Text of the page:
M74207281 is the largest known prime number. Represented in scientific notation, the number is 2^74207281-1. Written out, the number is “two to the power of seventy-four million, two hundred seven thousand, two hundred eighty-one, minus one.” Found in January 2016 by the Great Internet Mersenne Prime Search, it is 22.3 million digits long.
The Two to the power of Seventy Four Million Two Hundred and Seven Thousand Two Hundred Eighty One minus One books are part of Castor Design’s continued exploration of scientific and mathematical principles; presenting universal truths in a simple, elegant way. Past projects with Castor’s Science and Humanities division have included an electron accelerator, a particle cloud chamber, and lighting projects using the wireless transfer of electricity. Brian Richer of Castor Design conceived of the books, which were designed with Alex Durlak of Perish Publishing. The books are part of a series that also includes a 50’ long poster at 2 pt font, t-shirts with the book’s title, and an Instagram feed @M74207281Prime posting 4900 digits of the number each day, complete in 2030.
A prime number is a natural number that has no positive divisor other than 1 and its itself, e.g. 2, 3, 5, 7, etc. They play an important role in pure mathematics and its applications. Though we have spent centuries working with prime numbers, their true nature and distribution remain a mystery. Based on Euclid’s postulate using the sequence of known prime numbers as building blocks for the larger primes that follow, we know that there are an infinite number of primes. However, they strangely occur less frequently as they get larger. German mathematician Bernhard Riemann observed that the frequency of prime numbers is very closely related to the behaviour of an elaborate function called the Riemann Zeta function: The Riemann hypothesis asserts that all solutions of the equation lie on a certain vertical straight line. A proof that would explain the distribution of prime numbers is one of the last great unsolved mathematics puzzles.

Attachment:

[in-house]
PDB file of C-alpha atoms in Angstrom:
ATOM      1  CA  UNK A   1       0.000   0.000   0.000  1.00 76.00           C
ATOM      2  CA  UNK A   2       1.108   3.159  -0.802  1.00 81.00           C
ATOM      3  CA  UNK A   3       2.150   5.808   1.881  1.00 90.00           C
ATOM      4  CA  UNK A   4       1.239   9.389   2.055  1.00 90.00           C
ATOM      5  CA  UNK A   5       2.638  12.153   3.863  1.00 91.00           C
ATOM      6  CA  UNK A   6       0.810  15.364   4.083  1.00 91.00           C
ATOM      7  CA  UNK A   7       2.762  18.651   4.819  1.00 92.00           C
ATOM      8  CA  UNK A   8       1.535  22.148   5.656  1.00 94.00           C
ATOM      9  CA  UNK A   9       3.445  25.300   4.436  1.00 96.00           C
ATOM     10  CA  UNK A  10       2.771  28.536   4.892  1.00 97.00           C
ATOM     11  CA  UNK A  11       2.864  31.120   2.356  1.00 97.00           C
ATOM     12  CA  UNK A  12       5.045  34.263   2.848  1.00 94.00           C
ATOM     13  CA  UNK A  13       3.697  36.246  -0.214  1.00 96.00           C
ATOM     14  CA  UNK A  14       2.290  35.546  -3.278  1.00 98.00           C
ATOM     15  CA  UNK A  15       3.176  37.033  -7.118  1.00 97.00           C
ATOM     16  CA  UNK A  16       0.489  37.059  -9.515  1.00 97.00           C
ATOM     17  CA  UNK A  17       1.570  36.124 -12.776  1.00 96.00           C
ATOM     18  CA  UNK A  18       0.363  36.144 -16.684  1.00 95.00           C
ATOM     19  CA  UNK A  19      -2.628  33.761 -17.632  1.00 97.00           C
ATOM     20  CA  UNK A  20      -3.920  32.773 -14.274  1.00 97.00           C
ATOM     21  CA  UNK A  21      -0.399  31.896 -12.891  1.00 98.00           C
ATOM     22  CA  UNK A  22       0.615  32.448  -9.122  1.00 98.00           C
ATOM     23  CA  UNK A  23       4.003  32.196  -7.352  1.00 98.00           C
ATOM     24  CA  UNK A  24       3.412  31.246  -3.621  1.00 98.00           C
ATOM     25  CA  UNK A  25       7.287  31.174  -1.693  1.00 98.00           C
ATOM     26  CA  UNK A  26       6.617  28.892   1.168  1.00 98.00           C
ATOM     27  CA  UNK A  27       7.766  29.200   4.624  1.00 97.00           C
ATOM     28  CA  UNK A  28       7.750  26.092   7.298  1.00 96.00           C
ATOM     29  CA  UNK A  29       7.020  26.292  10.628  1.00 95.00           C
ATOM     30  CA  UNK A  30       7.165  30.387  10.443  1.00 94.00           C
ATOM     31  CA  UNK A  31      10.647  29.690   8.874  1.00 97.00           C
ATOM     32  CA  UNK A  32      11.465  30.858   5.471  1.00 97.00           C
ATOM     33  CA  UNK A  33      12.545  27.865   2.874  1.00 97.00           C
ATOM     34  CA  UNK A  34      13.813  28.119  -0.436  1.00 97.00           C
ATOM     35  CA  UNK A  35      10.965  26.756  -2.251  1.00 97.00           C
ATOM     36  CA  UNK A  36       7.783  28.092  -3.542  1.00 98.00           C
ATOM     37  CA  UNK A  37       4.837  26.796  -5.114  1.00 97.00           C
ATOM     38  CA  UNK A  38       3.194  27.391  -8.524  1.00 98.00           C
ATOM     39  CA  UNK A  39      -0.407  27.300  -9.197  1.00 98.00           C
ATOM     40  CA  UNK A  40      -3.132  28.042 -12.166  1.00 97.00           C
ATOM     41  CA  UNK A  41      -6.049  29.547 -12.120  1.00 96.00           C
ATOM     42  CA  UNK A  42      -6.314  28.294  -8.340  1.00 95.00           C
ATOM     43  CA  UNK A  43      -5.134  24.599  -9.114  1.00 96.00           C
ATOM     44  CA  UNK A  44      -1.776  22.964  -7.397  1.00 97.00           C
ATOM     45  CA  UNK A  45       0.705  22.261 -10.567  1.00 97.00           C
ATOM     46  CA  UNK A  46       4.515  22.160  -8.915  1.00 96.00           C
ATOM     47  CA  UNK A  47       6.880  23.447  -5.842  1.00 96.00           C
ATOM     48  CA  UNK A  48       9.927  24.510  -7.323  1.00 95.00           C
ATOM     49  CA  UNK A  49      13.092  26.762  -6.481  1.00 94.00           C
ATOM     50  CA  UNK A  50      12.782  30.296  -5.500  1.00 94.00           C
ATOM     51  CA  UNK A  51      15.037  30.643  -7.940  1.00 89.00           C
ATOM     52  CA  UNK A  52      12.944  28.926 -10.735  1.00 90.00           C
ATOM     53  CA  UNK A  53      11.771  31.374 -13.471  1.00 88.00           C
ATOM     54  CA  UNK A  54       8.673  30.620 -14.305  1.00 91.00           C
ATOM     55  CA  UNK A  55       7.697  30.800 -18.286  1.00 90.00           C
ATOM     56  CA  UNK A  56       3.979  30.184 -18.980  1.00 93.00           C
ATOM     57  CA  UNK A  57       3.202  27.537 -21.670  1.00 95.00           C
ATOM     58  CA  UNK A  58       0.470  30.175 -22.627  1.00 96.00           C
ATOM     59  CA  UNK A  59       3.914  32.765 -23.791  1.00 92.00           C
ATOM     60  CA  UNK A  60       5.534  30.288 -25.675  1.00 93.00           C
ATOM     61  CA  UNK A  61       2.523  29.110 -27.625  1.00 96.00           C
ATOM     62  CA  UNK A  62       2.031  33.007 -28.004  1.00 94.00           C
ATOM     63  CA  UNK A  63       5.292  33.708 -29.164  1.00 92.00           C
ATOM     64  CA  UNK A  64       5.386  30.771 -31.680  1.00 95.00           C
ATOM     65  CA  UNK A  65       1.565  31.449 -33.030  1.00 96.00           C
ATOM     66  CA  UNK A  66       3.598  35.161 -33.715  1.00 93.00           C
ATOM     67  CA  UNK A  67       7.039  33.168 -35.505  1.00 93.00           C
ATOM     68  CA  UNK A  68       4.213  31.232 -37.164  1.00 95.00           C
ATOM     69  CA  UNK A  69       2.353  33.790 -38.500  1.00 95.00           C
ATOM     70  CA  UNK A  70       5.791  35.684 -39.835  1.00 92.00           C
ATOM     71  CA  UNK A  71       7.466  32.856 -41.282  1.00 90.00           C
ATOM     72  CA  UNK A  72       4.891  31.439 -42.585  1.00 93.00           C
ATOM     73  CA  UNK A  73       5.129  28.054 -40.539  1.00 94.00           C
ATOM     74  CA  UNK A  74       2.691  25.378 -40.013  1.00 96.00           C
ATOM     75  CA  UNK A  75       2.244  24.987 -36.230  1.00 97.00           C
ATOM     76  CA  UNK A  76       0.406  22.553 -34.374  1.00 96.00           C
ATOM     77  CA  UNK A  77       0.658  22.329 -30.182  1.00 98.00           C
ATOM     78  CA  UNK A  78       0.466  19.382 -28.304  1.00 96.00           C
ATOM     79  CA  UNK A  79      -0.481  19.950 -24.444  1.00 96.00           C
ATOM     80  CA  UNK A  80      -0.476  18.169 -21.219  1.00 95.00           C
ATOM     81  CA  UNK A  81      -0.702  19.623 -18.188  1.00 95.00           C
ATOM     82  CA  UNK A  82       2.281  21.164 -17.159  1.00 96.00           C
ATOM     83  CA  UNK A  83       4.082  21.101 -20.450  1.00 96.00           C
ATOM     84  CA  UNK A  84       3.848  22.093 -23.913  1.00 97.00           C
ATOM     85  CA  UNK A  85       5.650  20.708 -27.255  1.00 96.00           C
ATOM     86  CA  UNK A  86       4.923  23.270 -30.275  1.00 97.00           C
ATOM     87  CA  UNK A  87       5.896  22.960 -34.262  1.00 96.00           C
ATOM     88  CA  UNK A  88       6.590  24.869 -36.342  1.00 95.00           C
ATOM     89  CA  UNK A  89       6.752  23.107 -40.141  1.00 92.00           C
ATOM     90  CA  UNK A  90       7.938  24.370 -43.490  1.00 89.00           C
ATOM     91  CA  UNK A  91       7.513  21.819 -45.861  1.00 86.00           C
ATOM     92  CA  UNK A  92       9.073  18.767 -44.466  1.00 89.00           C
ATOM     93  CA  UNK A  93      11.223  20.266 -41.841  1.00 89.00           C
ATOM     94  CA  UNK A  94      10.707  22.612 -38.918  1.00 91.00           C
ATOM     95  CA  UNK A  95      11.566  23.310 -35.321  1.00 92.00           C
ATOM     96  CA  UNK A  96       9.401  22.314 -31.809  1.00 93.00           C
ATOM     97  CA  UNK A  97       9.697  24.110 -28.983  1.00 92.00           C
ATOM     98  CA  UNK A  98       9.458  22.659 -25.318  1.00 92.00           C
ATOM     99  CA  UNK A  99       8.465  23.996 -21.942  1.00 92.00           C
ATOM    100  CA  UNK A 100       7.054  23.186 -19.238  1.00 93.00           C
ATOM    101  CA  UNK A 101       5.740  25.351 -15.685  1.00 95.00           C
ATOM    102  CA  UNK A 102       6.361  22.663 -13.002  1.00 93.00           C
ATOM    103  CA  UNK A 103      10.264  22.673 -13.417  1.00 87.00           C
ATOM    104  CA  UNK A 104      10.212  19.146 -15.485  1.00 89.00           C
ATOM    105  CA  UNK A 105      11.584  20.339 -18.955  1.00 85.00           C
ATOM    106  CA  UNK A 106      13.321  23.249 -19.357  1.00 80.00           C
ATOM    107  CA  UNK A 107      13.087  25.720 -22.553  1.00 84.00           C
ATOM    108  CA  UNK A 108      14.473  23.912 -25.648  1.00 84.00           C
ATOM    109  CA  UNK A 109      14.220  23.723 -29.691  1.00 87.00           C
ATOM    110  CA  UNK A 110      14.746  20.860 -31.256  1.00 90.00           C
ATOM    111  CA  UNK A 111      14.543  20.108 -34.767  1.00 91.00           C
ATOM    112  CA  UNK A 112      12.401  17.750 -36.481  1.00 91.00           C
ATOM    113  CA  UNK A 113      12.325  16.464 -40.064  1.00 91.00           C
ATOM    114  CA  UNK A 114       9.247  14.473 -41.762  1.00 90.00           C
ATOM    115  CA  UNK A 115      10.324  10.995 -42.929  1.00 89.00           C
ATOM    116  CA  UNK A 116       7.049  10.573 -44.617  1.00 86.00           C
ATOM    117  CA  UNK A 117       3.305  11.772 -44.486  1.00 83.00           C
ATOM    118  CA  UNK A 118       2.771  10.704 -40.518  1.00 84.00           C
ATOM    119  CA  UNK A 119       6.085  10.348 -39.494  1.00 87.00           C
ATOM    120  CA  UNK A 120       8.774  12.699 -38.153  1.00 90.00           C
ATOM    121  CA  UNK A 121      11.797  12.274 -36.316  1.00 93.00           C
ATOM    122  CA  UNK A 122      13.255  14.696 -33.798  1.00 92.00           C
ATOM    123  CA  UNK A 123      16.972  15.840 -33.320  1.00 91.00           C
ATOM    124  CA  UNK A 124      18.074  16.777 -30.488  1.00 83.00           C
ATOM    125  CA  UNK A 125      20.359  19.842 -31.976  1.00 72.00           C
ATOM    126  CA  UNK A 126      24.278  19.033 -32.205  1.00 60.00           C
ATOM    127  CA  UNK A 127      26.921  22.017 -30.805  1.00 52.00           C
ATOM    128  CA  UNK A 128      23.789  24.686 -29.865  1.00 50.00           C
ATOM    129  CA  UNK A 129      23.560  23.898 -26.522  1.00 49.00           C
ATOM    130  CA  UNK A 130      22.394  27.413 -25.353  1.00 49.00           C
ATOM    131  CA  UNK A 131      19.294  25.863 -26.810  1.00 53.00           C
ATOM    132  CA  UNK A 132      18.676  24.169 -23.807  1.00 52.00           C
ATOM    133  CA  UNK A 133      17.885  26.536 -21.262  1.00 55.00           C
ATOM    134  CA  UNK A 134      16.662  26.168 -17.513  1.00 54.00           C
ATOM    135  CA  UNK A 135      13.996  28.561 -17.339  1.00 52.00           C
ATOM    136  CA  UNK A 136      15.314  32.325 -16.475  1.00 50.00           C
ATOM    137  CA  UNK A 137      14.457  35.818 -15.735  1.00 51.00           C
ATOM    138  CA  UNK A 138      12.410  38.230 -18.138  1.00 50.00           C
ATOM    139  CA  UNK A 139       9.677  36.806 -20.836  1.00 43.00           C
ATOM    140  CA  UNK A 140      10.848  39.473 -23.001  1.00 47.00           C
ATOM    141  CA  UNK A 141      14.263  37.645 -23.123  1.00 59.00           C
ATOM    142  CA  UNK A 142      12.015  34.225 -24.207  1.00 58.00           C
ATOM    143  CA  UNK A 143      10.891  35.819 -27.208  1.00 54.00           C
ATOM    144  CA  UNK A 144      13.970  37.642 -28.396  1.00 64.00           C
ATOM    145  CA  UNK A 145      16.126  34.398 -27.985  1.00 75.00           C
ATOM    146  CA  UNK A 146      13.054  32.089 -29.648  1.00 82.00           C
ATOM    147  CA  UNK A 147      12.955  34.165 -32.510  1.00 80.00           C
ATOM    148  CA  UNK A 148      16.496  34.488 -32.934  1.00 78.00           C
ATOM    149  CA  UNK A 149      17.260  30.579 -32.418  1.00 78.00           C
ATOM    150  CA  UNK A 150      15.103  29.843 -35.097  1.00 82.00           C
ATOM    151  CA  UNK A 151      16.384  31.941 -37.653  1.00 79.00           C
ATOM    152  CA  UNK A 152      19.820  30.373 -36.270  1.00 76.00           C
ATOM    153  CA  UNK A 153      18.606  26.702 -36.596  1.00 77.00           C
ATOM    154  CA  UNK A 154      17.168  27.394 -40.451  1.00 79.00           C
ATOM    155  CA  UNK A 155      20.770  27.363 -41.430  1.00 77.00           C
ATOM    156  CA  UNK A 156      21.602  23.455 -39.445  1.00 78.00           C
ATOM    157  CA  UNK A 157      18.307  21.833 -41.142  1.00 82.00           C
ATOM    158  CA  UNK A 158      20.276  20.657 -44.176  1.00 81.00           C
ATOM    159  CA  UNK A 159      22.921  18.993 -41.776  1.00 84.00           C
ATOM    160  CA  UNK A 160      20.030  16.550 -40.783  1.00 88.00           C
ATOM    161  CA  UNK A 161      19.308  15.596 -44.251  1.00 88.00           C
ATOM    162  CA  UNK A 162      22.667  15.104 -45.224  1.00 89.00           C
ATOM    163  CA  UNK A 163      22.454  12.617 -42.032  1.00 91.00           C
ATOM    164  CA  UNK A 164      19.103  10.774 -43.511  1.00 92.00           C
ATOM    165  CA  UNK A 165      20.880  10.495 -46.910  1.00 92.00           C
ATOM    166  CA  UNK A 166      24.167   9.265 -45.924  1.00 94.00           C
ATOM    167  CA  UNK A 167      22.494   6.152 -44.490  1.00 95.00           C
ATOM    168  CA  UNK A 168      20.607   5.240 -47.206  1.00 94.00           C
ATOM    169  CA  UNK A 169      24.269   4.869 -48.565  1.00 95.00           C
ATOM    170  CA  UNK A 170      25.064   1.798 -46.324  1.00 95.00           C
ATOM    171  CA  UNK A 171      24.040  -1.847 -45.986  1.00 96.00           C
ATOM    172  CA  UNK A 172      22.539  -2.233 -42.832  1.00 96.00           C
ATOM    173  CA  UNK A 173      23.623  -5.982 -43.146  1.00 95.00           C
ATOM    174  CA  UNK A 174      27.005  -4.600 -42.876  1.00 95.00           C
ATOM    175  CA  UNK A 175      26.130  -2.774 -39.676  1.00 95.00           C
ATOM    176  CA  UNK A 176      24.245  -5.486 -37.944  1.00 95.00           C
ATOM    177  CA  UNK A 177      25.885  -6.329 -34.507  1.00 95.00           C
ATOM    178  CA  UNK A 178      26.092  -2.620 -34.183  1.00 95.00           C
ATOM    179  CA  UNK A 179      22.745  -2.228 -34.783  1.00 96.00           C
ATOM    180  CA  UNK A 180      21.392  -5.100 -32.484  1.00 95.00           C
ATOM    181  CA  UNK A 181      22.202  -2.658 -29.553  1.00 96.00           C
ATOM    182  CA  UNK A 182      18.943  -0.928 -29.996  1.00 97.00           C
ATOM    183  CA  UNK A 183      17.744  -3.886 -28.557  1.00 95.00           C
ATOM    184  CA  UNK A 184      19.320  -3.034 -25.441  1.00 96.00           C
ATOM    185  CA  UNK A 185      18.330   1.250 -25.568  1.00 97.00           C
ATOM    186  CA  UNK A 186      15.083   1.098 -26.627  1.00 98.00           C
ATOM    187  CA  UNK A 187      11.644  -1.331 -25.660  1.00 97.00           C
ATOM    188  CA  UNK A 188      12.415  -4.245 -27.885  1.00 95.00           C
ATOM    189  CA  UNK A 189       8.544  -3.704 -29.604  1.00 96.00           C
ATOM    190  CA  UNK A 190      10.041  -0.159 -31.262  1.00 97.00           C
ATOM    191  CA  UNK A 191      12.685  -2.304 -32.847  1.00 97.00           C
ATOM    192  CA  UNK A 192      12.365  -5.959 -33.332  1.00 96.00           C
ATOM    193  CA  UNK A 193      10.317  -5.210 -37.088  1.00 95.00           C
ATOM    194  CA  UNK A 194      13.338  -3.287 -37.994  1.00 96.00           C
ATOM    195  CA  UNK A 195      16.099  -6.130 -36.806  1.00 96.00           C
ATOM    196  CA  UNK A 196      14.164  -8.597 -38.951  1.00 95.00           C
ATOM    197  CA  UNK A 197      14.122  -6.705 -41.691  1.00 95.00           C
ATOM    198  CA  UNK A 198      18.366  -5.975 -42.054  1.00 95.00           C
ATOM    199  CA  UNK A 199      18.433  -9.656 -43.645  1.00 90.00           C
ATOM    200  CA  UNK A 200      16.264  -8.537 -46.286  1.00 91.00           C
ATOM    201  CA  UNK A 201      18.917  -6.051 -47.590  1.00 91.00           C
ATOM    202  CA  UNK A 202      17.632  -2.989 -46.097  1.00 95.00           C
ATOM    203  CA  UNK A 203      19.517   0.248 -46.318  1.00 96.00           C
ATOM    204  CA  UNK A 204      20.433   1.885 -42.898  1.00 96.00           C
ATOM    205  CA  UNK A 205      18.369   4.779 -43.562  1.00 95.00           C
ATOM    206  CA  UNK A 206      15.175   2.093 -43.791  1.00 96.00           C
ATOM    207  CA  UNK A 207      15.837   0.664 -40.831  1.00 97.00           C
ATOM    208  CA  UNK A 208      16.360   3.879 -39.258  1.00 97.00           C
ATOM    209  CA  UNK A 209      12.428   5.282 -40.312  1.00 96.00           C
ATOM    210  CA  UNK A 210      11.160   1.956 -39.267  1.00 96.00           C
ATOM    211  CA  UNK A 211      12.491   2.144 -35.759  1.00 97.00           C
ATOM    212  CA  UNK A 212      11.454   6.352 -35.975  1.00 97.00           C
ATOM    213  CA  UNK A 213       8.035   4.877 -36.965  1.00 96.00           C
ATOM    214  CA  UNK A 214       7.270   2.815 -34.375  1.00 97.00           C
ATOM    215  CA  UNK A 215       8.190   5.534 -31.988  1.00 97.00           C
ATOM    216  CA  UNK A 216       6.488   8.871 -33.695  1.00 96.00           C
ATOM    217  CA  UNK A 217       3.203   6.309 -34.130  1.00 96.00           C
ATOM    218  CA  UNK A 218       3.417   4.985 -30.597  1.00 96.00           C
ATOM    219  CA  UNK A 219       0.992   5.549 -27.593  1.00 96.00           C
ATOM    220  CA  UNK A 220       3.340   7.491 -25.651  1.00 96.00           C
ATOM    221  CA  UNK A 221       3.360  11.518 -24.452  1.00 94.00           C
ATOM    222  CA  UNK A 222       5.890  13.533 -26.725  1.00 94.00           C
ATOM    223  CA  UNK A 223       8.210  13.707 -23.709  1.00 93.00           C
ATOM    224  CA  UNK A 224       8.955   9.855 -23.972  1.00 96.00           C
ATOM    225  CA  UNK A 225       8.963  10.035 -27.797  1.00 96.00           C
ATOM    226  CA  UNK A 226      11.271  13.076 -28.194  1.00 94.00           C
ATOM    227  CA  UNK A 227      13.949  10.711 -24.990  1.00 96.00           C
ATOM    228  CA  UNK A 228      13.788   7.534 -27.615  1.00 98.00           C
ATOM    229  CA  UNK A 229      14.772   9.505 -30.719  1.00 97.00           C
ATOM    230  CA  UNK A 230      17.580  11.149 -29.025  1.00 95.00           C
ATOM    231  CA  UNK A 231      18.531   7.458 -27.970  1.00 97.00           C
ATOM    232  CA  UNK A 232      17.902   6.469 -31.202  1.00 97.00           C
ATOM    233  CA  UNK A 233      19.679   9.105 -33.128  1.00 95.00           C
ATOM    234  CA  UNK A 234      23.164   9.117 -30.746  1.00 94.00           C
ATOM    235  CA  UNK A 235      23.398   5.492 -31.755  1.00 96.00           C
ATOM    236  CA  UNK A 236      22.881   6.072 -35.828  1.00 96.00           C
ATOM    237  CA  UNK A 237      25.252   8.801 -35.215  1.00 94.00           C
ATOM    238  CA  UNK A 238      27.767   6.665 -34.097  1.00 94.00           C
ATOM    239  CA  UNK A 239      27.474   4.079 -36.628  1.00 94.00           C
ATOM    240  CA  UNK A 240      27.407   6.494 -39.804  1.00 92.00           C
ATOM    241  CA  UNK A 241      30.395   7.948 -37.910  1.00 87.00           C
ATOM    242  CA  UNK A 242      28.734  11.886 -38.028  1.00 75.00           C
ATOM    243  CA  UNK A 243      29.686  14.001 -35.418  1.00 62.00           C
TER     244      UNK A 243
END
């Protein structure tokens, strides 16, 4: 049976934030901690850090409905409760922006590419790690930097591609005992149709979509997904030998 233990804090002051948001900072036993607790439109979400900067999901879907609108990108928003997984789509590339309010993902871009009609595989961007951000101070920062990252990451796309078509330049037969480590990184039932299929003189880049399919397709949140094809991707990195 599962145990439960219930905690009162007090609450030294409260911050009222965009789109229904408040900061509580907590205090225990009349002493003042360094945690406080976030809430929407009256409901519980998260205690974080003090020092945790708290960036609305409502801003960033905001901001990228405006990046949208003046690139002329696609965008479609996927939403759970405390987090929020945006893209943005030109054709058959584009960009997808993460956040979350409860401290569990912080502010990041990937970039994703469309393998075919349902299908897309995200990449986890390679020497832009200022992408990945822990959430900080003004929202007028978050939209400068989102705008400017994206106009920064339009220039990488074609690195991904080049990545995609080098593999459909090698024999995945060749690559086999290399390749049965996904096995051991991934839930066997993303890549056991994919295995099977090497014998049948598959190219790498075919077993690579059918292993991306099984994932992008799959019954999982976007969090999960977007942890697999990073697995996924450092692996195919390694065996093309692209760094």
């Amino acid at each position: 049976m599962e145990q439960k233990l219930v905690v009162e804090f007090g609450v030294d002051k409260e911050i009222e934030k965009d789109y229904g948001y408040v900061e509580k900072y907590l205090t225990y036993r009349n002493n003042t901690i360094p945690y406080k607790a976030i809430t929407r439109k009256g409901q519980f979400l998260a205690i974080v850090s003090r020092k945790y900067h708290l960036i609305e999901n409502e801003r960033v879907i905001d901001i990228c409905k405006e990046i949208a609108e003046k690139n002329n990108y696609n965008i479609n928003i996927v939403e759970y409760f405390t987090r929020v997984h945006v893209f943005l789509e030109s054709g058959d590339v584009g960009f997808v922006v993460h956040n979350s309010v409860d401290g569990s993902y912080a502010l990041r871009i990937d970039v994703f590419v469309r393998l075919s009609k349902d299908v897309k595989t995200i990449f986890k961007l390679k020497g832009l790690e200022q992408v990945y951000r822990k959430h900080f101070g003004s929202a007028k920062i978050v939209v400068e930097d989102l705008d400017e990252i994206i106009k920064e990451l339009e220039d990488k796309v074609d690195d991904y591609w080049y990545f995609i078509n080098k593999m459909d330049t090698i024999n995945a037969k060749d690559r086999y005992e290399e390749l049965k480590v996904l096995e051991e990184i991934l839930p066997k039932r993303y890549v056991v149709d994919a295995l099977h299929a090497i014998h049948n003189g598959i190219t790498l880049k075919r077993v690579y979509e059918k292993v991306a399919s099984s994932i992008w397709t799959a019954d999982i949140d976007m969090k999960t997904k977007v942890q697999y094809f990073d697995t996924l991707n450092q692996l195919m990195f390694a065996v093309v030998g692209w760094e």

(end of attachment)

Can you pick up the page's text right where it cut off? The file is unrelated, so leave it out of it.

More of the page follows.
Each of the volumes of 2^74207281-1 is over 1300 pages long for a combined total of 3982 pages of the number’s digits. Despite the apparent randomness of prime numbers, the digits have significance whether we recognize the numbers as prime or not. G.H. Hardy wrote, “317 is a prime number not because we think so, or because our minds are shaped in one way or another but because it is so, because mathematical reality is built that way.”
Like the books in Borges’ Library of Babel whose seemingly random letters and punctuation served as building blocks for the basis of language and the universe, the digits within 2^74207281-1 reveal the universe’s mathematical structure. Everything in the universe, including humanity, is part of this structure. All matter is made of particles which have properties of charge and spin; these properties are essentially mathematical. Notwithstanding their apparent simplicity and fundamental character, prime numbers remain one of the most mysterious objects studied by mathematicians. The impossible task of the series is to present the number in such a way that it may reveal some insight into the nature of prime numbers.
274207281-1 is published by Perish Publishing, Toronto in 2017. It is printed in a limited edition of ten, two artist’s copies and one display copy. This book is designed by Alex Durlak of Perish Publishing and Brian Richer of Castor Design. It was edited and set into type at Standard Form, then printed by Copywell and bound by Anstey Bindery in Toronto. Each edition is held by a honed Carrara marble bookend with a black reflective face.
The book is 7” by 10.5”, a ratio that follows the classic harmonic 2 : 3 proportions. The margin proportions follow the common medieval structure of 2 : 3 : 4 : 6. The cases are wrapped in white book cloth and the binding features black edge colouring, black
headbands and black endpapers. The covers and spine are printed on a letterpress in black and the colophon is printed on a letterpress in metallic silver on the endpapers. The inside pages were printed on a web inkjet press in black on Bible paper.
The titling face is Bauer Bodoni by Heinrich Jost for the Bauer Foundry in 1926 and is based upon a serif cut by Giambattista Bodoni in 1798. The body face is Figgins Sans by Nick Shinn for Shinntype and is based upon a series of sans serifs cut by the V. & J. Figgins foundry in 1836. The paper is Ethos Uncoated Inkjet, made at the Appleton Coated mill in Combined Locks, Wisconsin.